Nov 11 2010
We are in the midst of a public push for libel reform in England. (I know there is a difference between England and the UK. Apparently it is the English libel laws that are the major problem, but still the issue is often presented as reforming UK libel laws, which I guess would subsume the English laws.) This issue came most prominently to light over the British Chiropractic Association’s libel suit against Simon Singh. Simon rode that costly trial through and eventually the BCA withdrew and will have to pay Simon’s legal costs.
The episode helped fuel a libel reform campaign – a grassroots campaign to keep the political pressure on for reform. This is one of those issues that will only change with constant public pressure – and you can help. Add your signature to the petition here: http://libelreform.org/
This is an issue of free speech. While everyone deserves the right to defend their reputation from malicious attack, there needs to be a proper balance to also protect public discourse and free speech. In England the libel laws are simply broken. It is ruinously expensive to defend even a frivolous libel suit, so the threat of suit can be used to silence critics and stifle debate.
David Colquhoun on his Improbable Science blog today presents some recent examples of much needed scientific criticism being silenced by bullying libel suits.
The issue is especially relevant to science bloggers, even those outside the UK. Libel suits can be brought against American citizens in English court (so-called libel tourism). Science especially needs honest and frank criticism – transparent criticism is a healthy and even necessary component of the scientific process. As readers of this blog know, there is a great deal of bad science and pseudoscience out there, and the “take no prisoners” criticism of science is much needed to combat this pseudoscience in the public domain. It is precisely this public criticism of bad science that is threatened by unbalanced libel laws.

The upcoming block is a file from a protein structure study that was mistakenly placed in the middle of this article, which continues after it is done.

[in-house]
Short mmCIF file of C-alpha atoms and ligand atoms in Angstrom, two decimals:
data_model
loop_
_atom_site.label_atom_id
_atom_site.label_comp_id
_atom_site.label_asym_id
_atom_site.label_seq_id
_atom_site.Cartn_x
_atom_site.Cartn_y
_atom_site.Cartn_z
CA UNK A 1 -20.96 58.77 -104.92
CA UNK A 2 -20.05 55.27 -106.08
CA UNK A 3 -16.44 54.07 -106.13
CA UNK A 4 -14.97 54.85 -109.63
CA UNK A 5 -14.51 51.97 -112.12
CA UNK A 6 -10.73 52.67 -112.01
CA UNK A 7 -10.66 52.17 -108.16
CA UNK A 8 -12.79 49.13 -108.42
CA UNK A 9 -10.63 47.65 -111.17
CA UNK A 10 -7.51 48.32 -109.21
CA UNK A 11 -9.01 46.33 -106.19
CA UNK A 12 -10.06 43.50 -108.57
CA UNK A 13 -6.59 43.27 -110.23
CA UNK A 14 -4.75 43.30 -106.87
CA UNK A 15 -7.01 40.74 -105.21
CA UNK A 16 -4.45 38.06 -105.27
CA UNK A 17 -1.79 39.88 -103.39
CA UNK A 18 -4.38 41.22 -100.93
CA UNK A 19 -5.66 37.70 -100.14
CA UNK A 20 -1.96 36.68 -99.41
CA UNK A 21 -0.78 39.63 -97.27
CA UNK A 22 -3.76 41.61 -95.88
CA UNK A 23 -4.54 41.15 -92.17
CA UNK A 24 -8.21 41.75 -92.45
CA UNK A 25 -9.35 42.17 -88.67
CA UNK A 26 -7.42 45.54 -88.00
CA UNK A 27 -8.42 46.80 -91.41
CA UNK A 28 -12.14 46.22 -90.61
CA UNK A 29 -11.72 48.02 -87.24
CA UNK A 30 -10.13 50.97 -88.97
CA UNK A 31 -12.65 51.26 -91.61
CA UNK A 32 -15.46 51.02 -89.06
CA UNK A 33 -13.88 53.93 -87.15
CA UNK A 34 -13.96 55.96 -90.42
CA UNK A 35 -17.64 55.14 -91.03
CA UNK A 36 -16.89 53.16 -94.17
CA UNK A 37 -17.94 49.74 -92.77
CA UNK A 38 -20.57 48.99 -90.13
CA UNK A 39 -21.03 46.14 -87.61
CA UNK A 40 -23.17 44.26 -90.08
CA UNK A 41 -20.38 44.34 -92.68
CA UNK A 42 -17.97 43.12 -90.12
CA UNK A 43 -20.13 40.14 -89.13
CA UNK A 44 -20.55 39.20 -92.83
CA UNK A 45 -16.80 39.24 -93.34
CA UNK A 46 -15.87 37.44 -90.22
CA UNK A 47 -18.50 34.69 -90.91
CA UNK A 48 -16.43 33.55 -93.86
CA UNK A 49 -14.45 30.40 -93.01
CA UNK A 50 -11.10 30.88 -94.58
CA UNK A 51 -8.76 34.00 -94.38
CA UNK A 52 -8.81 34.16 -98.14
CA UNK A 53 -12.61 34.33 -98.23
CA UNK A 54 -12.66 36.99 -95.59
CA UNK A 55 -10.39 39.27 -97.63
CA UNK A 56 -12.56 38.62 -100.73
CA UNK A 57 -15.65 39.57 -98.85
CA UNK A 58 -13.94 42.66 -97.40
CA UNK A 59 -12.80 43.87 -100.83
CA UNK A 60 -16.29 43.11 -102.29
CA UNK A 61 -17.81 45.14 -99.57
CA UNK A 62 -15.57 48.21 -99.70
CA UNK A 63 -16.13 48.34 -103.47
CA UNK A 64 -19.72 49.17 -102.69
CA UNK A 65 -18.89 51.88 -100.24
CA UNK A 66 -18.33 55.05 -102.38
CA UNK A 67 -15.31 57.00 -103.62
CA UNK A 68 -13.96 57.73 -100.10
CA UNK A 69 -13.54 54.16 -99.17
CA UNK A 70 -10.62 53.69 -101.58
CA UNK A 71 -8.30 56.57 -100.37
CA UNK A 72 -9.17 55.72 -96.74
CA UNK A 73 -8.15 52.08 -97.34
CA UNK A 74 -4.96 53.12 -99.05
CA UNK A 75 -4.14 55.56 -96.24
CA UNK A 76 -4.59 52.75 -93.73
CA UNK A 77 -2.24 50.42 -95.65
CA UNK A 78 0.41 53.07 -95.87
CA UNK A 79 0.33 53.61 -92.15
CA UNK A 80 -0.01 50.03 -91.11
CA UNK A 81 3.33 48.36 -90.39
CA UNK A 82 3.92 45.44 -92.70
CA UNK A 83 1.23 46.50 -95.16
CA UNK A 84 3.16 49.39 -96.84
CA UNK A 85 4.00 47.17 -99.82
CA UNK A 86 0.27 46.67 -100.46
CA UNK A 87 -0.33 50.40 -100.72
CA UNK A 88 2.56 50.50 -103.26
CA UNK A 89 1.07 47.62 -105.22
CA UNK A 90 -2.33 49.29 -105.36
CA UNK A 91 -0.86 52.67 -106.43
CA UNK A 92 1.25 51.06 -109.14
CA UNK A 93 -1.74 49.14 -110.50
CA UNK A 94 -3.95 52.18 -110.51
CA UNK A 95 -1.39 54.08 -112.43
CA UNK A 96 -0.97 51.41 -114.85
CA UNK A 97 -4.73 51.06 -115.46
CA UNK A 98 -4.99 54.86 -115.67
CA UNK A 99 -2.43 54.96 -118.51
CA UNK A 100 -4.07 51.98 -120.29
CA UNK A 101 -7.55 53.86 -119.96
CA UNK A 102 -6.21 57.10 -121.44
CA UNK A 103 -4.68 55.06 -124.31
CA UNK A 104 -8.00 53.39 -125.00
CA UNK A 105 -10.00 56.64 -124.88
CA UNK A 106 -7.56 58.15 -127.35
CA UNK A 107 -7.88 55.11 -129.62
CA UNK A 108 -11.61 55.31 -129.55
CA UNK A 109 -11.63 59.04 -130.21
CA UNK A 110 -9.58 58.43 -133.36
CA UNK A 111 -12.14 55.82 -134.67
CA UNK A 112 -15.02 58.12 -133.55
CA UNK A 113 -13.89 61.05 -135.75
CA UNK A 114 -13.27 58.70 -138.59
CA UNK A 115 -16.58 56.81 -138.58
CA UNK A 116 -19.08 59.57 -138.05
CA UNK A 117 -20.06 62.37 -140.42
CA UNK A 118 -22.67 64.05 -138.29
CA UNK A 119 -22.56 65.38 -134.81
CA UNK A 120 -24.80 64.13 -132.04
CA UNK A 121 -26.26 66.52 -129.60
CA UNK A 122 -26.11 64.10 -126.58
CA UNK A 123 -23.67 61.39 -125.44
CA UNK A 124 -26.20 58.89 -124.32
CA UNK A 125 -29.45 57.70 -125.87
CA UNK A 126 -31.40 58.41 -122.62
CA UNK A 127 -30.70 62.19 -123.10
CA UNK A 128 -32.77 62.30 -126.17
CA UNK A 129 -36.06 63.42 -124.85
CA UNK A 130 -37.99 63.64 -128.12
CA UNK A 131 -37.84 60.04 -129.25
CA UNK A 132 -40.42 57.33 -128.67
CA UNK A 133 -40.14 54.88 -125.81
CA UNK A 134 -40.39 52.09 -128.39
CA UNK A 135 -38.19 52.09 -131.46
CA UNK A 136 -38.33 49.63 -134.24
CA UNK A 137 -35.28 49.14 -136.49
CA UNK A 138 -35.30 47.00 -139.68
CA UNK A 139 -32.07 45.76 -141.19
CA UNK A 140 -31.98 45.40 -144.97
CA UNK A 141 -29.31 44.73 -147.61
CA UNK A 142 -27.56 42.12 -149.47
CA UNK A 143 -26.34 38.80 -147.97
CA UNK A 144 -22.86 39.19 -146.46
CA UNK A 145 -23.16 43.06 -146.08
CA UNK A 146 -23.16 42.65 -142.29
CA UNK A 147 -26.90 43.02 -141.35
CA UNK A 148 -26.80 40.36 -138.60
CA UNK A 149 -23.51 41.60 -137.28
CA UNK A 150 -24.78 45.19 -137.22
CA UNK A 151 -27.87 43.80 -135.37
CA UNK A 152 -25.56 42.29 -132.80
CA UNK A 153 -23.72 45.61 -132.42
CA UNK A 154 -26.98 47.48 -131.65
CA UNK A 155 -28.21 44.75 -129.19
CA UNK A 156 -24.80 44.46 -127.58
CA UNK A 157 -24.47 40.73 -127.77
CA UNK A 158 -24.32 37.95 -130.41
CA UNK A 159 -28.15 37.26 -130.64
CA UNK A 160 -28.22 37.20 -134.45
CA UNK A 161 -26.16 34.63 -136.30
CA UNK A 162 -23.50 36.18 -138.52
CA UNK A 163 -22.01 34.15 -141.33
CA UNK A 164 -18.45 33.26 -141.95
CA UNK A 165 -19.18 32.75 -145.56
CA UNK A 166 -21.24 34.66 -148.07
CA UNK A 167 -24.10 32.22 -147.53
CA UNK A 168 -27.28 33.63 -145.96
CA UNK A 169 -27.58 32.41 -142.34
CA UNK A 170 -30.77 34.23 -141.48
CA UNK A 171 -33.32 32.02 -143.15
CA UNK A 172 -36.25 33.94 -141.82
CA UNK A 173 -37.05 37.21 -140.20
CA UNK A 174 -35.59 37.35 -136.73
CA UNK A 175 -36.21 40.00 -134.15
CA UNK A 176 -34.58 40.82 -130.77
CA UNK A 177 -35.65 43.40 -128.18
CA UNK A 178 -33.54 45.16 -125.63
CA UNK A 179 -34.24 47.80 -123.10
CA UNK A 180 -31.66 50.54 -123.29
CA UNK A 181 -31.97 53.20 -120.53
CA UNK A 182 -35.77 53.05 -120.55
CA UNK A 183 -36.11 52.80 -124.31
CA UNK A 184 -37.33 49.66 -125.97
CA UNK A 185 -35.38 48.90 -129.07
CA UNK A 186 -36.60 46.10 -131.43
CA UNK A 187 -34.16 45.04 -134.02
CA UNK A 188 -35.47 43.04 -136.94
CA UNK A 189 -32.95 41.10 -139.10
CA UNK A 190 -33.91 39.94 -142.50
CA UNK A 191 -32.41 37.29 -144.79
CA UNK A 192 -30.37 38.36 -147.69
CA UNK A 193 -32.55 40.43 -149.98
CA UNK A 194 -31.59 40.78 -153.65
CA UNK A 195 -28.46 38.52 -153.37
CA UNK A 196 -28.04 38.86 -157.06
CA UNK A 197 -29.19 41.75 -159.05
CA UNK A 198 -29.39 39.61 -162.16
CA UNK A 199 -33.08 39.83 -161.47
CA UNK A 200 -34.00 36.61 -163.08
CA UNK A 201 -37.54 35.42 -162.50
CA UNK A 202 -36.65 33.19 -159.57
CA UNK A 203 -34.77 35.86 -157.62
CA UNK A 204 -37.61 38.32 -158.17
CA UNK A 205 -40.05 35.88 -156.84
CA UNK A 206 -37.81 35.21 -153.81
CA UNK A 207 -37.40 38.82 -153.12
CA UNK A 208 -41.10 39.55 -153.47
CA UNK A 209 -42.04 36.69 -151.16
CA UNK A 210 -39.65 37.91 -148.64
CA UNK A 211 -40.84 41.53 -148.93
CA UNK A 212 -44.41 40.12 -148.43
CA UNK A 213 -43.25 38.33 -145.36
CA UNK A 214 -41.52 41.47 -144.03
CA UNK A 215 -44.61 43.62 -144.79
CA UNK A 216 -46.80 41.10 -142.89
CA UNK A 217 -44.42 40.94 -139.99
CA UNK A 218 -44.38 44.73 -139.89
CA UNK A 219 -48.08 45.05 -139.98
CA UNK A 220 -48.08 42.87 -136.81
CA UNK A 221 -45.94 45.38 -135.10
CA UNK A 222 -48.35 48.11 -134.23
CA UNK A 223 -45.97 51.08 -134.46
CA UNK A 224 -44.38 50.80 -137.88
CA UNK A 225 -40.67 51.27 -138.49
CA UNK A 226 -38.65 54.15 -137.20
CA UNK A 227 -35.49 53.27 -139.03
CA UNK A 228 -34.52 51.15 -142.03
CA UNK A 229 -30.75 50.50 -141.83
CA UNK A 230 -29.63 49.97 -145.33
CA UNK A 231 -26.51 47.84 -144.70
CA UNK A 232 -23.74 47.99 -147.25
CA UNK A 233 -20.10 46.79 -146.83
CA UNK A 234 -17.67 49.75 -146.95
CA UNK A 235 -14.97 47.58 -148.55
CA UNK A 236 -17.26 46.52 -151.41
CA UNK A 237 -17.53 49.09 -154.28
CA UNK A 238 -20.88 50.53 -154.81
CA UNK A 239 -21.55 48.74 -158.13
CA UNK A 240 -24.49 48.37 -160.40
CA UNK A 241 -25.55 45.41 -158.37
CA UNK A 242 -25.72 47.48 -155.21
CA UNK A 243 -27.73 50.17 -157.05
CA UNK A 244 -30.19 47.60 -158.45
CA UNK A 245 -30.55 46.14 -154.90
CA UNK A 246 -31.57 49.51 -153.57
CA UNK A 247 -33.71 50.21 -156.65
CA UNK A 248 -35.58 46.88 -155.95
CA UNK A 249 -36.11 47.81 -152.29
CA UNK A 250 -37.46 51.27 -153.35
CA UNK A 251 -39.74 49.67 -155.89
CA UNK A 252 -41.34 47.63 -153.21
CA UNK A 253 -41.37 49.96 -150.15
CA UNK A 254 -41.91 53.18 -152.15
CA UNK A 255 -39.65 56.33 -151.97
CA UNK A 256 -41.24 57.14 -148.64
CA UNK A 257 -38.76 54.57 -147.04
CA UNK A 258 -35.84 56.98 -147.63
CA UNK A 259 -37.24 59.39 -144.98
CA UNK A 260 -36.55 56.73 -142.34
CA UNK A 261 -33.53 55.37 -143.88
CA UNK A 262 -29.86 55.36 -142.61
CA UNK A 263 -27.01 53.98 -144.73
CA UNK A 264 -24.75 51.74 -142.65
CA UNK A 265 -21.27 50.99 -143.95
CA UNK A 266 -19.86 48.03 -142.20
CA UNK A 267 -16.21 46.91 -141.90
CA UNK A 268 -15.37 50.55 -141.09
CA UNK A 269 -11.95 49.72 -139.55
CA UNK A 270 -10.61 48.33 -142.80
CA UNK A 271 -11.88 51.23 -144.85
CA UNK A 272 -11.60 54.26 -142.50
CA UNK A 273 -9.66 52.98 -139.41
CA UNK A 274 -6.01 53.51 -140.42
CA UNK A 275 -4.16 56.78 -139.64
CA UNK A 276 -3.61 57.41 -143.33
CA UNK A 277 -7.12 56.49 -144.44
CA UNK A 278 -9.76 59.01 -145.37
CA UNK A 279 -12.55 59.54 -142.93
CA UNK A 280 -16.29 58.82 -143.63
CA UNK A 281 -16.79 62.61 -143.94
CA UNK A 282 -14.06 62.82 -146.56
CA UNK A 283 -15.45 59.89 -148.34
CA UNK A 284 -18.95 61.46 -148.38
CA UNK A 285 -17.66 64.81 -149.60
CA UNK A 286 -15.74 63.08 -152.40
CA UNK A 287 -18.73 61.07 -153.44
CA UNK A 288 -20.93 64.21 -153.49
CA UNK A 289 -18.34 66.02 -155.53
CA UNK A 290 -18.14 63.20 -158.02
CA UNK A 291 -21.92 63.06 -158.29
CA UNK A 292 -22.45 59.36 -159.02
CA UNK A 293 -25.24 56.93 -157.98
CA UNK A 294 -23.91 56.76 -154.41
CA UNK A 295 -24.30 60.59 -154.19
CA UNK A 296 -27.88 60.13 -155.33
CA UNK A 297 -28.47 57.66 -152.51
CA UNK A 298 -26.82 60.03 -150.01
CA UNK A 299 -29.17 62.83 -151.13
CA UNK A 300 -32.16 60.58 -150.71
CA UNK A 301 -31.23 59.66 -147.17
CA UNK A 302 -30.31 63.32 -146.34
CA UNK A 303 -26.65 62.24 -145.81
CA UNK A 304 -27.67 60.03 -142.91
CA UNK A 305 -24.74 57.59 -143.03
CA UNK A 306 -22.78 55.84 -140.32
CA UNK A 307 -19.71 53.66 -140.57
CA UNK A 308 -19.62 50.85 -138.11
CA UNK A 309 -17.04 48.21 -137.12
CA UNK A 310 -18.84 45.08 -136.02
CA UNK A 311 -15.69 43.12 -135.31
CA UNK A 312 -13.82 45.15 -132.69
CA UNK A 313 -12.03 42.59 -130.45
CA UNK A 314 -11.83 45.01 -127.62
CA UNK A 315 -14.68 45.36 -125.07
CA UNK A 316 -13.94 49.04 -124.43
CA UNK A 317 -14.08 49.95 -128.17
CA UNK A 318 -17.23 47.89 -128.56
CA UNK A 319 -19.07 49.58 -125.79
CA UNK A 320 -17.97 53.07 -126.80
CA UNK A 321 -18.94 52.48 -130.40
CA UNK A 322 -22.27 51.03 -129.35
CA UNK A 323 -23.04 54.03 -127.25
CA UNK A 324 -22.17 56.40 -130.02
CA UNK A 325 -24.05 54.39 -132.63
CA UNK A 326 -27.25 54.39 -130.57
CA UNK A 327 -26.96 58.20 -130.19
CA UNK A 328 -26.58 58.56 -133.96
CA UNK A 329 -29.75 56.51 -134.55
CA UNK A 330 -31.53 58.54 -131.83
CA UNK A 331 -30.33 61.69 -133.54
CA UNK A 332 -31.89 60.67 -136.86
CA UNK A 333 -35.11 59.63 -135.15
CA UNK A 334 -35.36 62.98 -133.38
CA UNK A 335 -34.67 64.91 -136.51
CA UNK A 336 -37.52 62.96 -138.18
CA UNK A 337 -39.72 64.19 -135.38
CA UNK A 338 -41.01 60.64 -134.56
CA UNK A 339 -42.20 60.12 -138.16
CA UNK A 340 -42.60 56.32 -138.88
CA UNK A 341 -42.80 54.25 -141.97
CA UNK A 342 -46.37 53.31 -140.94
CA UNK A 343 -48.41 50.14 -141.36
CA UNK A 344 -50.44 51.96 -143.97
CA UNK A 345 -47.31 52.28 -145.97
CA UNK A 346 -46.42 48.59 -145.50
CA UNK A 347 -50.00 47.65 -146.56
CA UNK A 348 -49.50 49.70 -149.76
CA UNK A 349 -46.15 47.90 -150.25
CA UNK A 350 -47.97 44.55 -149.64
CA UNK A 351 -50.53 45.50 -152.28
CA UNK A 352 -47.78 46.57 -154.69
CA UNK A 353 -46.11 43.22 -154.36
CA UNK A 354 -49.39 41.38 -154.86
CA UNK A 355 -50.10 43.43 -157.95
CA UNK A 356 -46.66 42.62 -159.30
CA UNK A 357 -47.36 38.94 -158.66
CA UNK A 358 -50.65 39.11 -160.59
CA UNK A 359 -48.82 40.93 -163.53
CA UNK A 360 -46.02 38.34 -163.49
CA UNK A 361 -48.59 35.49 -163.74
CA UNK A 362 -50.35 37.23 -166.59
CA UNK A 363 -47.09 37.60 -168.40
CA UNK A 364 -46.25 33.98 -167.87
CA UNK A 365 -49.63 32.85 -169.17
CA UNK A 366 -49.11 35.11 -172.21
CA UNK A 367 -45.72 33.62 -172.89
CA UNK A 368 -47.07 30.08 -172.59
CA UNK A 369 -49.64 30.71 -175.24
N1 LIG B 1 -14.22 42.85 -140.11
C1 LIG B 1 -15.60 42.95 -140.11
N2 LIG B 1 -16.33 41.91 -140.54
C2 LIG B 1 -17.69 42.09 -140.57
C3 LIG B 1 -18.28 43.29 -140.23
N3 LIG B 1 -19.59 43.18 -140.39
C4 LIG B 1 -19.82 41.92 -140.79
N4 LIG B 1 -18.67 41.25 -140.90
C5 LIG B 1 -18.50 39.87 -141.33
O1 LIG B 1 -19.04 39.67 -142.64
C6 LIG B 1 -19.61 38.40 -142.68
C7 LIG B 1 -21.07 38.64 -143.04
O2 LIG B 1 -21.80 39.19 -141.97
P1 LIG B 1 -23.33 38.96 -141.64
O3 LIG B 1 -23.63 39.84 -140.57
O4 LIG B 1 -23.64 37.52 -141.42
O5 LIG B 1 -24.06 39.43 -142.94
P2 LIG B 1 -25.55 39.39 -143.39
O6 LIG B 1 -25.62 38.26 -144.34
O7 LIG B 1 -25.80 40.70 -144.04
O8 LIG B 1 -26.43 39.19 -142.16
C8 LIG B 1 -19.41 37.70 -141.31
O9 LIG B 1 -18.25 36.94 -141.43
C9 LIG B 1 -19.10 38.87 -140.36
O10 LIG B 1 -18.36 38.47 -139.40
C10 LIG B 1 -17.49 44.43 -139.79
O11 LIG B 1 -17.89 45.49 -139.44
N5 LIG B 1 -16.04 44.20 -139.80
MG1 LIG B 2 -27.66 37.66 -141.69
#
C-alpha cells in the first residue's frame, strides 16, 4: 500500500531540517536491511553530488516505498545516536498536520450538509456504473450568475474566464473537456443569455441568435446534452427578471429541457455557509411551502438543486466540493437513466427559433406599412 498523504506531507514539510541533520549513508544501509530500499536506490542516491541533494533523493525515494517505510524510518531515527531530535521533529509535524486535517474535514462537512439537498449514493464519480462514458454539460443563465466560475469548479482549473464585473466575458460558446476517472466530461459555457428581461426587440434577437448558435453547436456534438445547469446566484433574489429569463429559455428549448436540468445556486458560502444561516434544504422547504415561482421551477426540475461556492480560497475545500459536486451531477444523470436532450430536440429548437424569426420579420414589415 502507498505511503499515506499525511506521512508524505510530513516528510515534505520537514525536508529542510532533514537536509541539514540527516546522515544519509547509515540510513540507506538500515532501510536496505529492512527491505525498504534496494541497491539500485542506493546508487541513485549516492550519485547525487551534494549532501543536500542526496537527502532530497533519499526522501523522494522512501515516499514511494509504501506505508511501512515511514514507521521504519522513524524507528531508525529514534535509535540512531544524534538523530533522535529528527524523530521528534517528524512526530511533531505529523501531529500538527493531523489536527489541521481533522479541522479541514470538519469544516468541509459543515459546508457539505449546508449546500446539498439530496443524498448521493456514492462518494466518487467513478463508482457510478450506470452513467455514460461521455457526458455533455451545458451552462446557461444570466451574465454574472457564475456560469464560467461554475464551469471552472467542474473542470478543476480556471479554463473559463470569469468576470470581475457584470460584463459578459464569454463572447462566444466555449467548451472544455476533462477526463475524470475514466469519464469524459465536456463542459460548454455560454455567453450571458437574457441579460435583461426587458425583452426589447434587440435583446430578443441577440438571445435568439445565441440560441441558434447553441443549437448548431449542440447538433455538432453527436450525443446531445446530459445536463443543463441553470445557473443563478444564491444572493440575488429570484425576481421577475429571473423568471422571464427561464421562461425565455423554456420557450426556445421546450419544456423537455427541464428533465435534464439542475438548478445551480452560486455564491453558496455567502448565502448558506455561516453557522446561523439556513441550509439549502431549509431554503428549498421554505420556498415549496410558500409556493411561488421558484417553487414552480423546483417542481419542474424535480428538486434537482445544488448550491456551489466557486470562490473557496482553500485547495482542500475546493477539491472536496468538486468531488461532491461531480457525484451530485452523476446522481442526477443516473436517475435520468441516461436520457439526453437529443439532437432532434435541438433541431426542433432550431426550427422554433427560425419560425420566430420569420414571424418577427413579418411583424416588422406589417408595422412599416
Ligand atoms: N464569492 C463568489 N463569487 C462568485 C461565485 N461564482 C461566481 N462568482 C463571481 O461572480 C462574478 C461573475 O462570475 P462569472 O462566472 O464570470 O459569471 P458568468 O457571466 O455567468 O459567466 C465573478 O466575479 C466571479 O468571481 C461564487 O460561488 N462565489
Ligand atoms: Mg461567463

Often the targets of sharp criticism are interested mainly in protecting their profits. This may be a legitimate company in which scientific research did not go their way, and now they wish to protect their profits from the evidence. But also there are many con artists and charlatans out there, and they react the most violently to criticism – the bigger the lie the more indignant one must seem when called on it. Further – they are con artists, so they have no moral compunction against abusing libel laws to bully their critics and protect their profit stream.
When the claims of honest scientists are attacked they defend themselves with evidence. When the claims of charlatans are attacked they defend themselves with personal attacks and threat of suit. The libel laws exist to protect people from malicious attacks against their reputations. They are necessary, but they are also easily abused. I think the US generally has a good balance between protecting individual reputations and protecting free speech and public discourse. Meanwhile English libel laws are an international disgrace and menace to free speech.
I urge you to sign the petition (http://libelreform.org/) – the campaign is making progress but we have not yet achieved critical mass sufficient to overcome the political hurdles.
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